Can mentors help students graduate high school and prepare for college?
That is the question the Research Alliance for New York City Schools, housed within NYU Steinhardt, hopes to answer through a six-year, $1 million study of iMentor’s college-readiness program, a school-based mentoring program that pairs high school students from low-income communities with college-educated mentors. iMentor has commissioned the Research Alliance to conduct the study using funding from the federal Social Innovation Fund.
“We plan to follow two thousand high school students, only half of whom will be paired with mentors, from the time they start ninth grade through high school graduation. We’ll then compare these two groups of students to better understand the effects of mentoring on students’ academic and non-academic outcomes,” said Lori Nathanson, research associate and lead researcher on the project. “There is a tremendous need in the city’s schools to ensure that students, especially those who may be the first in their families to attend college, receive individual guidance and develop the necessary skills to graduate high school and eventually college. Our evaluation could play a crucial role in determining if mentorship is an effective way to achieve these outcomes.”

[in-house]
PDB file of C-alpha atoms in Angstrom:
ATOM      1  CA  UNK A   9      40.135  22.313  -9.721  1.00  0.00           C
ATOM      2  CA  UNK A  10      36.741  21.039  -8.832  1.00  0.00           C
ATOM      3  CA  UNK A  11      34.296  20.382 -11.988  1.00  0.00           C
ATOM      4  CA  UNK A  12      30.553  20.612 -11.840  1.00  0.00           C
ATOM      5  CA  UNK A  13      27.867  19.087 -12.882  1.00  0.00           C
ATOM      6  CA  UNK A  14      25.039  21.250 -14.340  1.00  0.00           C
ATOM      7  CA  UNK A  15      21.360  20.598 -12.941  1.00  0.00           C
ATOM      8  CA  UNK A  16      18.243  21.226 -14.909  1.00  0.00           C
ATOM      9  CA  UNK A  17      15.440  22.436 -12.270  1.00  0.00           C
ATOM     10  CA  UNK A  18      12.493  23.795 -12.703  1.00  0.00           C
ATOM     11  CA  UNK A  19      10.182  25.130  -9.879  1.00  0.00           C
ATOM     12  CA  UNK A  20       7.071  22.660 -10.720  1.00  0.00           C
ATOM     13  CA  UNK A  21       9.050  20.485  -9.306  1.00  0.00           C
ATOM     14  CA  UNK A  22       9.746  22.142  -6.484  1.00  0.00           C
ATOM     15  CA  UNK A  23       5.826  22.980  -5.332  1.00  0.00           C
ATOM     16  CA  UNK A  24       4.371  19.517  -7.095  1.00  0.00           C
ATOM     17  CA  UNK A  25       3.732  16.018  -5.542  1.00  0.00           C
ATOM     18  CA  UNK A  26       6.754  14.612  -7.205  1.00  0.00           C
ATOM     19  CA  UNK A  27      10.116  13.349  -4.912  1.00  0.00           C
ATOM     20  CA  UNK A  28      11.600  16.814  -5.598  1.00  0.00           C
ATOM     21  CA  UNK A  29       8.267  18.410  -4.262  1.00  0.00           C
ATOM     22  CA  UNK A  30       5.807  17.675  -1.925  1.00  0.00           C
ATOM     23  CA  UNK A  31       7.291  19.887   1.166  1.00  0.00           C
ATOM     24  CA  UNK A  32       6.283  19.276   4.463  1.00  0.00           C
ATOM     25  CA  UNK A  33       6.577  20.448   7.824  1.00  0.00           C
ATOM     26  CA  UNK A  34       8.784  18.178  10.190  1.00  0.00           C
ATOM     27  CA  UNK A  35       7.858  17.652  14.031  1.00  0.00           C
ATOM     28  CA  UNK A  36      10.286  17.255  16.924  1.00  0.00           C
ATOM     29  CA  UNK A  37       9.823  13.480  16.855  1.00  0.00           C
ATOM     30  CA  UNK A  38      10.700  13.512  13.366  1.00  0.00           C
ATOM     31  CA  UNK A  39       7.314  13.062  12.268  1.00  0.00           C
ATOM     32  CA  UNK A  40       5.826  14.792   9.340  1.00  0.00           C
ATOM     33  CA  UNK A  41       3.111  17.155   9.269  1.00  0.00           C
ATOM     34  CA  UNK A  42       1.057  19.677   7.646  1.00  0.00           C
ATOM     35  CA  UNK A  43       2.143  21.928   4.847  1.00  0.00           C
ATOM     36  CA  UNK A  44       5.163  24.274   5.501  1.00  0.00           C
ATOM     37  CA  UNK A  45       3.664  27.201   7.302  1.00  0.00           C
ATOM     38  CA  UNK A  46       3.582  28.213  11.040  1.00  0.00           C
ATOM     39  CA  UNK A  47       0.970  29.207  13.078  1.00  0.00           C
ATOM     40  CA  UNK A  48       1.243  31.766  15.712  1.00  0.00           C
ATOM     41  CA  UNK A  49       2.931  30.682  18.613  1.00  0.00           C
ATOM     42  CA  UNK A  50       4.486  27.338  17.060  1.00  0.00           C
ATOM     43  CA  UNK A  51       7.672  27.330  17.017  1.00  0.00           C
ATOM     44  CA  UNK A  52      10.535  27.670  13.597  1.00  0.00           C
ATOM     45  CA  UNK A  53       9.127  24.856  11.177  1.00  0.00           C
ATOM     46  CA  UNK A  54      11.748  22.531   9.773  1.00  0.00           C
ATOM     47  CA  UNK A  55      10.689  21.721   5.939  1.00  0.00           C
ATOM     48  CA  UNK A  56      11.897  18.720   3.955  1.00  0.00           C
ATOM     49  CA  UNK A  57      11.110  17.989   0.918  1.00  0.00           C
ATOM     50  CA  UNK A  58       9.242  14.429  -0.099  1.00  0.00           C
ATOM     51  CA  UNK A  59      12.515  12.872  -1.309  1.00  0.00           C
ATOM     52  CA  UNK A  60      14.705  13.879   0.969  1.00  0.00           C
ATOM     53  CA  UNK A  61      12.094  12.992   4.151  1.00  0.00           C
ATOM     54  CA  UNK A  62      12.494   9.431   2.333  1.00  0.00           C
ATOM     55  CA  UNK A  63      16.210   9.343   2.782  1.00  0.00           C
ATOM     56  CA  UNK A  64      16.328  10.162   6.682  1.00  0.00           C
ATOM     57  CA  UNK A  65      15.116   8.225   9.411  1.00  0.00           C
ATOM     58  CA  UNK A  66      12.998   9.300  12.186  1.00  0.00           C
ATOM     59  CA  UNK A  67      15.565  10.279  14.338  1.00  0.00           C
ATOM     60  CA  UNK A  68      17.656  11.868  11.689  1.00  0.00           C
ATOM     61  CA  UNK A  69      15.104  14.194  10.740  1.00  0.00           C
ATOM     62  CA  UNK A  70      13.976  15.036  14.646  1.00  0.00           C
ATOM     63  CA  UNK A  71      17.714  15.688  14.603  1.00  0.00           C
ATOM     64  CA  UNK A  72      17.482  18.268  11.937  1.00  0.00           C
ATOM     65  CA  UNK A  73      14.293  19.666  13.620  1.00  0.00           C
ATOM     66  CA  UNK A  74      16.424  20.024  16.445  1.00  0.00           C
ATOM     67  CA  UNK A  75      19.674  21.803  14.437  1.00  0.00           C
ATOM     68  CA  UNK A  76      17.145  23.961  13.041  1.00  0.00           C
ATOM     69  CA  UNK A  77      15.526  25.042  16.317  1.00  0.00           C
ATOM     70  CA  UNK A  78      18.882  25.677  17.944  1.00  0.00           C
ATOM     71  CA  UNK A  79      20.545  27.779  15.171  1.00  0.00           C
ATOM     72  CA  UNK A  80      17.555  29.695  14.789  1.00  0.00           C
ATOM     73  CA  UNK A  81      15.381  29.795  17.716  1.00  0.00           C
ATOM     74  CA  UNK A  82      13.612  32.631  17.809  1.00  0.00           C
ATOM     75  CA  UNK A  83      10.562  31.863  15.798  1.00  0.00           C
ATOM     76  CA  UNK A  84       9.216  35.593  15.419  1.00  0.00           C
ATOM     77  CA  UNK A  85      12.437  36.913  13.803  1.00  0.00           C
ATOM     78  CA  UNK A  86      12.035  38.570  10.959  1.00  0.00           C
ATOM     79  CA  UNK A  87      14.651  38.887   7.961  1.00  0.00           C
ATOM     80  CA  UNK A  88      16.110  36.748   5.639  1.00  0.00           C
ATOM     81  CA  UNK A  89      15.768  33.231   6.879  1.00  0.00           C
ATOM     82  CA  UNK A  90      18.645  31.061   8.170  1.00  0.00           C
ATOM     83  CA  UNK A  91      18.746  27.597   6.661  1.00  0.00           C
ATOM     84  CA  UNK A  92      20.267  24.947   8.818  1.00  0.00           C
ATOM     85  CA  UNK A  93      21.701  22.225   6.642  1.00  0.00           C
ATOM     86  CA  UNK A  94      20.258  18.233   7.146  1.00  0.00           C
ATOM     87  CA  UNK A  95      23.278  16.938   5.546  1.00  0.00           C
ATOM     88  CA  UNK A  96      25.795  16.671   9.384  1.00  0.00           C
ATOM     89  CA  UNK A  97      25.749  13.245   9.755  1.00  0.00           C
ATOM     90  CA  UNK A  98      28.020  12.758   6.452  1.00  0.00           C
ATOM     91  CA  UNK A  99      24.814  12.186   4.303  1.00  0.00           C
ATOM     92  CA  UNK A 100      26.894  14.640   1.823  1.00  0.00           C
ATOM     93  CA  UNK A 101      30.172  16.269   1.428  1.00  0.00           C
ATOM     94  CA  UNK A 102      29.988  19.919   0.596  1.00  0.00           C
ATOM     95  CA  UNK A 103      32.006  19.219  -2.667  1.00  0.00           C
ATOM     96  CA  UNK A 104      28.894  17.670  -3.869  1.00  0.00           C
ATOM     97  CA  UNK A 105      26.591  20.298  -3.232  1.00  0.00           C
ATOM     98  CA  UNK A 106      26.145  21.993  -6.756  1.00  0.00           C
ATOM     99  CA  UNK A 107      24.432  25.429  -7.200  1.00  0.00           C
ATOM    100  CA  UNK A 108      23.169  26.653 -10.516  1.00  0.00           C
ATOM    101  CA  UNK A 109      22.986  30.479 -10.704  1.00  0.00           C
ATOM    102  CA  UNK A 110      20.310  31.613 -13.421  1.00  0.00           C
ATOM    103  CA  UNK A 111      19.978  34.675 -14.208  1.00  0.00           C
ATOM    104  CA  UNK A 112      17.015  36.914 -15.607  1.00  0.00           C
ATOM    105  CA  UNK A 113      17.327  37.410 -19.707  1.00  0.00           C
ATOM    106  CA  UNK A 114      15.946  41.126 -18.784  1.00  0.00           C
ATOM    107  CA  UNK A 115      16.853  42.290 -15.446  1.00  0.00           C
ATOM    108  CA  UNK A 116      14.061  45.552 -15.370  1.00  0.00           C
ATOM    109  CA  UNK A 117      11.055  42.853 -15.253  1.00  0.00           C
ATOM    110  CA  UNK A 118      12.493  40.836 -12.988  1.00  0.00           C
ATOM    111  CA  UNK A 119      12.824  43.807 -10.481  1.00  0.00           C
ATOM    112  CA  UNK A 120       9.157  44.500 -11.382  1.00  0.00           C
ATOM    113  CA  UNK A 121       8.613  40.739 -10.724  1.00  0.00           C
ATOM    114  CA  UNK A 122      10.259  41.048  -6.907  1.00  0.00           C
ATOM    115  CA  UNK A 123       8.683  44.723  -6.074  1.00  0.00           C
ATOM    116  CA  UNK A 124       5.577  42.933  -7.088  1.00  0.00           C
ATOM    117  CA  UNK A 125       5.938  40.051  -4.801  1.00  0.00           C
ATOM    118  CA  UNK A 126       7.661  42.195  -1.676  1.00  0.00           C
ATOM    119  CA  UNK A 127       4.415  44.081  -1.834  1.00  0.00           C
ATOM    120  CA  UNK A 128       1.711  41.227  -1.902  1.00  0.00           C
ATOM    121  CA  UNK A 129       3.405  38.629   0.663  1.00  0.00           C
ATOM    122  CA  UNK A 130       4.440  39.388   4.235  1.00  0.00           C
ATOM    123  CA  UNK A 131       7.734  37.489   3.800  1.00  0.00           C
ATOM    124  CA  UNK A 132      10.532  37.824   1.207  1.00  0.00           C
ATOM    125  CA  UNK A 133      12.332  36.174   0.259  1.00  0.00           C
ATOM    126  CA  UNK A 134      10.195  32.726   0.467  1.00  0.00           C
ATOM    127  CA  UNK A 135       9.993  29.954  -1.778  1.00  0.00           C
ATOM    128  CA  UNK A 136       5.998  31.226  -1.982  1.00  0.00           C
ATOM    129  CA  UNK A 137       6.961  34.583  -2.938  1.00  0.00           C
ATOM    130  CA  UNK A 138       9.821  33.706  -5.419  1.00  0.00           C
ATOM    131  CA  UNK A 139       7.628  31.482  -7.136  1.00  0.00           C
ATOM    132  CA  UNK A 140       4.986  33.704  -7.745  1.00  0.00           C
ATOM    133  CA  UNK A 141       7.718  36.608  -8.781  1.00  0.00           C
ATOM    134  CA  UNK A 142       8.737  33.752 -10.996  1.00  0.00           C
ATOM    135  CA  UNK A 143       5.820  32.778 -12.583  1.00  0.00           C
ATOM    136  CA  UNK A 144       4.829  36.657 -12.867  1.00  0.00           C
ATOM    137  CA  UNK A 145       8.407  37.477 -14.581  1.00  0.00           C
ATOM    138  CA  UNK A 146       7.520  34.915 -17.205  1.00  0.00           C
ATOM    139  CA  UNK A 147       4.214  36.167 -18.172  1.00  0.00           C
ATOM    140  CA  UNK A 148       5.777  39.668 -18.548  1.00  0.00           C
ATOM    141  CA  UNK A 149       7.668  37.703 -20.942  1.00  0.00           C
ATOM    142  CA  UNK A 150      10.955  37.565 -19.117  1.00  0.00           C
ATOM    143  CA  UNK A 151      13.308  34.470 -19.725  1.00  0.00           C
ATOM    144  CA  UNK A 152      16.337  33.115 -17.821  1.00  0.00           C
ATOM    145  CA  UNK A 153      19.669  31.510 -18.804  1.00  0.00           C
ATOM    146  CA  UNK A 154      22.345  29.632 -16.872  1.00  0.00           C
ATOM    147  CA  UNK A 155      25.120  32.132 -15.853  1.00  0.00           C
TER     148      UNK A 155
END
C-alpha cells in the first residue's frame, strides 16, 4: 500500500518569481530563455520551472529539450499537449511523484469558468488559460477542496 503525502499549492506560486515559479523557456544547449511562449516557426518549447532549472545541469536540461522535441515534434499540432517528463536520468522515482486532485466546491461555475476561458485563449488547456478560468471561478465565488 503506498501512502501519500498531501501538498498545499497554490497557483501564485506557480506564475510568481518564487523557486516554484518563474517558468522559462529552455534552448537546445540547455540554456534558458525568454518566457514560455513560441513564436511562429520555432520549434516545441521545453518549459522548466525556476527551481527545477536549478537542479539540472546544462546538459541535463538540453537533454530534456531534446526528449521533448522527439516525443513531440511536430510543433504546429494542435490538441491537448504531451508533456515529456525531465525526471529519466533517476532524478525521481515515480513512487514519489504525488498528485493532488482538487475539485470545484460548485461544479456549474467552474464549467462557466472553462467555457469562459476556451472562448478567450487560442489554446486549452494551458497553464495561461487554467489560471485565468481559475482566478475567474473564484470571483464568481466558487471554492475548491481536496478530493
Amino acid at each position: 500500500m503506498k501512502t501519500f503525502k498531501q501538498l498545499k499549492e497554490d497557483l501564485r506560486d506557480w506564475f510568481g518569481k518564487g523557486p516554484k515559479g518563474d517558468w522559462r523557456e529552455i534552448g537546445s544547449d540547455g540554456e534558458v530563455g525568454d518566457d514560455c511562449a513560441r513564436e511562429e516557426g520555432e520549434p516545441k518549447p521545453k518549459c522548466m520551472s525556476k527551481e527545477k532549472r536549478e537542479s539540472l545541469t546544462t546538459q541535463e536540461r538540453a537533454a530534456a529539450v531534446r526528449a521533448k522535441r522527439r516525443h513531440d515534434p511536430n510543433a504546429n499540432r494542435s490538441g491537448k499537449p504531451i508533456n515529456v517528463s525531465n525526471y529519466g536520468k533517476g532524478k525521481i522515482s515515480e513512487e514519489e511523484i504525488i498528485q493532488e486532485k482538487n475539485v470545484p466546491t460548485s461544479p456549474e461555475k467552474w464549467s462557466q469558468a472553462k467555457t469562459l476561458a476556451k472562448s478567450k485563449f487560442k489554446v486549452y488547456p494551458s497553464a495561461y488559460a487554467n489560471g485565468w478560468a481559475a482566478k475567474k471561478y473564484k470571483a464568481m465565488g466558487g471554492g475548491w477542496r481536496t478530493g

According to the New York State Department of Education, only one-third of 2011 graduates in New York City were adequately prepared for college. The American School Counselor Association reports that, nationally, the average ratio of students to school counselors is 459:1, leaving a gap in resources available to schools to help students get on track for college. iMentor partners with schools to enable mentors to fill this knowledge and resource gap. Students work one-on-one with their mentors to develop strong personal relationships, nurture a college aspiration, navigate the college application process, and build critical skills that lead to college success.
“This evaluation will be one of the largest and most comprehensive studies ever conducted on mentoring,” said Mike O’Brien, iMentor’s chief executive officer. “We hope to increase the quality and quantity of evidence around how iMentor’s program improves college readiness for students.”
iMentor builds mentoring relationships that empower students in low-income communities to graduate high school, succeed in college, and achieve their ambitions. In New York City, iMentor partners with public schools to ensure every student in the school receives a mentor during his or her high school career. iMentor also provides its curriculum, technology, and best practices to nonprofits nationwide to help them run effective programs in the iMentor model.
Since 1999, iMentor has connected 11,000 students with mentors. This evaluation of iMentor’s program is funded through iMentor’s grant from the federal Social Innovation Fund, with additional funding from New Profit Inc., the Bill & Melinda Gates Foundation, Michael & Susan Dell Foundation, Morrison & Foerster Foundation, Tiger Foundation, Altman Foundation, and the Leon Lowenstein Foundation.